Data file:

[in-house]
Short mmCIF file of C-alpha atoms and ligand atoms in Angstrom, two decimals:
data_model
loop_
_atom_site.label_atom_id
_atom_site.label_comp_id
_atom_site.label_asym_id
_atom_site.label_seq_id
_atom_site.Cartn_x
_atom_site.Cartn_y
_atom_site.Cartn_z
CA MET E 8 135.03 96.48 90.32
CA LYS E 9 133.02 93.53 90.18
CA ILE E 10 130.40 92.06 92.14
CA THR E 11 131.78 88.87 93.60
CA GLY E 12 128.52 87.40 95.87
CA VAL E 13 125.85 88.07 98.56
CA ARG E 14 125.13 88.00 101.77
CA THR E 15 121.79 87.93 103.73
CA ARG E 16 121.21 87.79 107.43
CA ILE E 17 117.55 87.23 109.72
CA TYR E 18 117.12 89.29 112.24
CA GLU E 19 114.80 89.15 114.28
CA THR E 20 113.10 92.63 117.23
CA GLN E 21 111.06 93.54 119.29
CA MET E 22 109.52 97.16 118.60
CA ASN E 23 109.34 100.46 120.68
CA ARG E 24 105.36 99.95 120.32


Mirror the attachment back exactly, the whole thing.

[in-house]
Short mmCIF file of C-alpha atoms and ligand atoms in Angstrom, two decimals:
data_model
loop_
_atom_site.label_atom_id
_atom_site.label_comp_id
_atom_site.label_asym_id
_atom_site.label_seq_id
_atom_site.Cartn_x
_atom_site.Cartn_y
_atom_site.Cartn_z
CA MET E 8 135.03 96.48 90.32
CA LYS E 9 133.02 93.53 90.18
CA ILE E 10 130.40 92.06 92.14
CA THR E 11 131.78 88.87 93.60
CA GLY E 12 128.52 87.40 95.87
CA VAL E 13 125.85 88.07 98.56
CA ARG E 14 125.13 88.00 101.77
CA THR E 15 121.79 87.93 103.73
CA ARG E 16 121.21 87.79 107.43
CA ILE E 17 117.55 87.23 109.72
CA TYR E 18 117.12 89.29 112.24
CA GLU E 19 114.80 89.15 114.28
CA THR E 20 113.10 92.63 117.23
CA GLN E 21 111.06 93.54 119.29
CA MET E 22 109.52 97.16 118.60
CA ASN E 23 109.34 100.46 120.68
CA ARG E 24 105.36 99.95 120.32